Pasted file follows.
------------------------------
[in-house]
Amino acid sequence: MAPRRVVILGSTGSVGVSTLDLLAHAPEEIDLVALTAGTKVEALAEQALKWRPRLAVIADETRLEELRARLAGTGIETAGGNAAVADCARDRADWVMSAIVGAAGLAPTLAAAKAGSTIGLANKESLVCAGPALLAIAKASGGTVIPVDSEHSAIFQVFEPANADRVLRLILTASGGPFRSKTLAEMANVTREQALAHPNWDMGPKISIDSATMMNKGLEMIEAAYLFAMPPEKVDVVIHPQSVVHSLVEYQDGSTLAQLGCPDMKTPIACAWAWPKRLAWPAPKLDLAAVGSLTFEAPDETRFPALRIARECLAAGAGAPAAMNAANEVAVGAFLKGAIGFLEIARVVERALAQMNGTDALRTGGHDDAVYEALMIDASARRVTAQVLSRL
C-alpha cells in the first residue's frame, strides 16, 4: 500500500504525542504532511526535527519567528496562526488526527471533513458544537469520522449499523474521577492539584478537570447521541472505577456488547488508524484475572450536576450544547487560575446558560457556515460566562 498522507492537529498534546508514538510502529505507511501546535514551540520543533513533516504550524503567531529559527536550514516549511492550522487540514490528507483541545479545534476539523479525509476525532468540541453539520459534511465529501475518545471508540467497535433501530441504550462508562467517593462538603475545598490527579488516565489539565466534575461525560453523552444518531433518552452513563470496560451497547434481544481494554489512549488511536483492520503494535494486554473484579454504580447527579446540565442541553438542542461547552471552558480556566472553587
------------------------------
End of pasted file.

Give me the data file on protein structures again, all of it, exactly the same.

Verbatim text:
[in-house]
Amino acid sequence: MAPRRVVILGSTGSVGVSTLDLLAHAPEEIDLVALTAGTKVEALAEQALKWRPRLAVIADETRLEELRARLAGTGIETAGGNAAVADCARDRADWVMSAIVGAAGLAPTLAAAKAGSTIGLANKESLVCAGPALLAIAKASGGTVIPVDSEHSAIFQVFEPANADRVLRLILTASGGPFRSKTLAEMANVTREQALAHPNWDMGPKISIDSATMMNKGLEMIEAAYLFAMPPEKVDVVIHPQSVVHSLVEYQDGSTLAQLGCPDMKTPIACAWAWPKRLAWPAPKLDLAAVGSLTFEAPDETRFPALRIARECLAAGAGAPAAMNAANEVAVGAFLKGAIGFLEIARVVERALAQMNGTDALRTGGHDDAVYEALMIDASARRVTAQVLSRL
C-alpha cells in the first residue's frame, strides 16, 4: 500500500504525542504532511526535527519567528496562526488526527471533513458544537469520522449499523474521577492539584478537570447521541472505577456488547488508524484475572450536576450544547487560575446558560457556515460566562 498522507492537529498534546508514538510502529505507511501546535514551540520543533513533516504550524503567531529559527536550514516549511492550522487540514490528507483541545479545534476539523479525509476525532468540541453539520459534511465529501475518545471508540467497535433501530441504550462508562467517593462538603475545598490527579488516565489539565466534575461525560453523552444518531433518552452513563470496560451497547434481544481494554489512549488511536483492520503494535494486554473484579454504580447527579446540565442541553438542542461547552471552558480556566472553587